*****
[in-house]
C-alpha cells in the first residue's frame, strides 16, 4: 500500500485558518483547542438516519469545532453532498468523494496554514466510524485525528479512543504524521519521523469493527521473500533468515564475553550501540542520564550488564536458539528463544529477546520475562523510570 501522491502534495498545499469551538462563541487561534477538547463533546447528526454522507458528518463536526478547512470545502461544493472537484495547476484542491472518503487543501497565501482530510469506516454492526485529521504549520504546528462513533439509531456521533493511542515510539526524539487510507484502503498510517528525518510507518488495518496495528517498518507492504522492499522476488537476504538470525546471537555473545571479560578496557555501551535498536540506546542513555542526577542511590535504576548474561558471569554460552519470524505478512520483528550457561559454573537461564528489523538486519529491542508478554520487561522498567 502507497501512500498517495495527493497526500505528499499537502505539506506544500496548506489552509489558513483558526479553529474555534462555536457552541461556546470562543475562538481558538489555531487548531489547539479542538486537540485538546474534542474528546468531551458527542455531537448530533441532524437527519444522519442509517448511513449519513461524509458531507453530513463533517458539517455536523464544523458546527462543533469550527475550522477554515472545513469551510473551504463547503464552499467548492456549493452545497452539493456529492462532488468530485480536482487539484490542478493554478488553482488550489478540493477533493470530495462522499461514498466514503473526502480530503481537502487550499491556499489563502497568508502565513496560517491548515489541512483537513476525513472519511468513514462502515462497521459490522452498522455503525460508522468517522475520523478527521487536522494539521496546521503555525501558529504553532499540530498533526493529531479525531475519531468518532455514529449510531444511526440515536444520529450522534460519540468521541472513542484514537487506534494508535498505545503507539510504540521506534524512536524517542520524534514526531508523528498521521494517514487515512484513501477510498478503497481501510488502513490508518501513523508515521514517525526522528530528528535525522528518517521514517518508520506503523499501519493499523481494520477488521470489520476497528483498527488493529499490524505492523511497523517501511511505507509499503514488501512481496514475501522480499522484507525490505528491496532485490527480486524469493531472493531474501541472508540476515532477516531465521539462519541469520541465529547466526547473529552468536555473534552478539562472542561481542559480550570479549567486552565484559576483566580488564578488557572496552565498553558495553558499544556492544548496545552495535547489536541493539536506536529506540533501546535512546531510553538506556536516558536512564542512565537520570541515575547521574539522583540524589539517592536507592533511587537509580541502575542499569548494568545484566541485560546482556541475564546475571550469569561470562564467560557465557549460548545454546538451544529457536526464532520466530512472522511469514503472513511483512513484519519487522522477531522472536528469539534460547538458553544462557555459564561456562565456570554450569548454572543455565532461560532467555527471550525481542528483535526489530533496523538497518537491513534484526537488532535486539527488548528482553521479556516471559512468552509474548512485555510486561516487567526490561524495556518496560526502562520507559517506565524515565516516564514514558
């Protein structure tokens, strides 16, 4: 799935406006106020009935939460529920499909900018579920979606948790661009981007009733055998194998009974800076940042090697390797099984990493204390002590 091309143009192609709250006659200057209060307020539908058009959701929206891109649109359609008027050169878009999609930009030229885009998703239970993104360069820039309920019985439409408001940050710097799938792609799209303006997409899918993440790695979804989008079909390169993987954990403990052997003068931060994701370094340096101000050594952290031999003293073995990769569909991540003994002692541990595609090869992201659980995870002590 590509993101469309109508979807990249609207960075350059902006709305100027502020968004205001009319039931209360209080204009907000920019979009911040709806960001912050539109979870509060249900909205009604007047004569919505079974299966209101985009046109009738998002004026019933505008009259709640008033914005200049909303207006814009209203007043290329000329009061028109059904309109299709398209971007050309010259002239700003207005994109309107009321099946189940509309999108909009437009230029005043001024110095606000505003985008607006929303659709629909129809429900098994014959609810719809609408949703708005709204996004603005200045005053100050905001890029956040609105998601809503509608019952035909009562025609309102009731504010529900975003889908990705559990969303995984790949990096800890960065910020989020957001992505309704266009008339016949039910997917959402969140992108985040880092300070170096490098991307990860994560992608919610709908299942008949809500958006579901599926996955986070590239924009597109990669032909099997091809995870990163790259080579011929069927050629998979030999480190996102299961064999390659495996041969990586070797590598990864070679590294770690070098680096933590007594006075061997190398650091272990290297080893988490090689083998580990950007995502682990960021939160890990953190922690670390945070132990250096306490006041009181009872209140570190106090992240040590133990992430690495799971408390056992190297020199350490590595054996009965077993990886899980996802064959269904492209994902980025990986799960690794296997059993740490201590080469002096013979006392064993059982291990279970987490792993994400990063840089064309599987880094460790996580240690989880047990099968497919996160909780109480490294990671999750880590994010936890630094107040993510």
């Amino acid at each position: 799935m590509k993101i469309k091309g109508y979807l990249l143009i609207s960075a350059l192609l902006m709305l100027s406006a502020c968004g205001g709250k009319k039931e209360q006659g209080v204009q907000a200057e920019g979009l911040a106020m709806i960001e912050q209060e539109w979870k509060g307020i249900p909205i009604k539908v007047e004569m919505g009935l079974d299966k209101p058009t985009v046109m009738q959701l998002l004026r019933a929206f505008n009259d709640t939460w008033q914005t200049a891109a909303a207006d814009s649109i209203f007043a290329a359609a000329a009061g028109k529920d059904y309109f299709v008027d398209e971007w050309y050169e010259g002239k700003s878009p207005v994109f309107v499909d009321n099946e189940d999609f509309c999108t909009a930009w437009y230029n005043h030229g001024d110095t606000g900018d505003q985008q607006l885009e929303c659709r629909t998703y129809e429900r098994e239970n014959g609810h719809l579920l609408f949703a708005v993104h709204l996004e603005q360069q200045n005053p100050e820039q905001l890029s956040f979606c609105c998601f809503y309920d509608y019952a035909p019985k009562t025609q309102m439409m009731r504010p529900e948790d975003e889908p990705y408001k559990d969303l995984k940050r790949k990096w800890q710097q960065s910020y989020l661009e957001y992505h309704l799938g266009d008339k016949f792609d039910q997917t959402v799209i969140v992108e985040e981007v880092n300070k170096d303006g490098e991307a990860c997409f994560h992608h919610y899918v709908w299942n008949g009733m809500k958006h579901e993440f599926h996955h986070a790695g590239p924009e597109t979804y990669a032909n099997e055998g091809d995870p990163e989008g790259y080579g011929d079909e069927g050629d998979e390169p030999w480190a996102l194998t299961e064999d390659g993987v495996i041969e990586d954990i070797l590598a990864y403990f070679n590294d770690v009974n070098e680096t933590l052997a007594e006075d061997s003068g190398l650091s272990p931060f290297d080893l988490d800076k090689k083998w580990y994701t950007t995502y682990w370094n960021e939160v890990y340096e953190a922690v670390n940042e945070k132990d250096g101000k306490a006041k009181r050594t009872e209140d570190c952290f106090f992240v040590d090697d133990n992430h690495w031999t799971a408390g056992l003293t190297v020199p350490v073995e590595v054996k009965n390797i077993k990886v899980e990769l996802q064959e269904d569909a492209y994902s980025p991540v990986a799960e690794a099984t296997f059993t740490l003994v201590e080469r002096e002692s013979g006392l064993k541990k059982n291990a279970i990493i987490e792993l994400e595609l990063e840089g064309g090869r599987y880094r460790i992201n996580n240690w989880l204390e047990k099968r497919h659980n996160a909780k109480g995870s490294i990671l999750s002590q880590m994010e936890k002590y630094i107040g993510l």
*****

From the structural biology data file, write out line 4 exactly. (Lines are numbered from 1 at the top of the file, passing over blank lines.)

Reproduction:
């Amino acid at each position: 799935m590509k993101i469309k091309g109508y979807l990249l143009i609207s960075a350059l192609l902006m709305l100027s406006a502020c968004g205001g709250k009319k039931e209360q006659g209080v204009q907000a200057e920019g979009l911040a106020m709806i960001e912050q209060e539109w979870k509060g307020i249900p909205i009604k539908v007047e004569m919505g009935l079974d299966k209101p058009t985009v046109m009738q959701l998002l004026r019933a929206f505008n009259d709640t939460w008033q914005t200049a891109a909303a207006d814009s649109i209203f007043a290329a359609a000329a009061g028109k529920d059904y309109f299709v008027d398209e971007w050309y050169e010259g002239k700003s878009p207005v994109f309107v499909d009321n099946e189940d999609f509309c999108t909009a930009w437009y230029n005043h030229g001024d110095t606000g900018d505003q985008q607006l885009e929303c659709r629909t998703y129809e429900r098994e239970n014959g609810h719809l579920l609408f949703a708005v993104h709204l996004e603005q360069q200045n005053p100050e820039q905001l890029s956040f979606c609105c998601f809503y309920d509608y019952a035909p019985k009562t025609q309102m439409m009731r504010p529900e948790d975003e889908p990705y408001k559990d969303l995984k940050r790949k990096w800890q710097q960065s910020y989020l661009e957001y992505h309704l799938g266009d008339k016949f792609d039910q997917t959402v799209i969140v992108e985040e981007v880092n300070k170096d303006g490098e991307a990860c997409f994560h992608h919610y899918v709908w299942n008949g009733m809500k958006h579901e993440f599926h996955h986070a790695g590239p924009e597109t979804y990669a032909n099997e055998g091809d995870p990163e989008g790259y080579g011929d079909e069927g050629d998979e390169p030999w480190a996102l194998t299961e064999d390659g993987v495996i041969e990586d954990i070797l590598a990864y403990f070679n590294d770690v009974n070098e680096t933590l052997a007594e006075d061997s003068g190398l650091s272990p931060f290297d080893l988490d800076k090689k083998w580990y994701t950007t995502y682990w370094n960021e939160v890990y340096e953190a922690v670390n940042e945070k132990d250096g101000k306490a006041k009181r050594t009872e209140d570190c952290f106090f992240v040590d090697d133990n992430h690495w031999t799971a408390g056992l003293t190297v020199p350490v073995e590595v054996k009965n390797i077993k990886v899980e990769l996802q064959e269904d569909a492209y994902s980025p991540v990986a799960e690794a099984t296997f059993t740490l003994v201590e080469r002096e002692s013979g006392l064993k541990k059982n291990a279970i990493i987490e792993l994400e595609l990063e840089g064309g090869r599987y880094r460790i992201n996580n240690w989880l204390e047990k099968r497919h659980n996160a909780k109480g995870s490294i990671l999750s002590q880590m994010e936890k002590y630094i107040g993510l």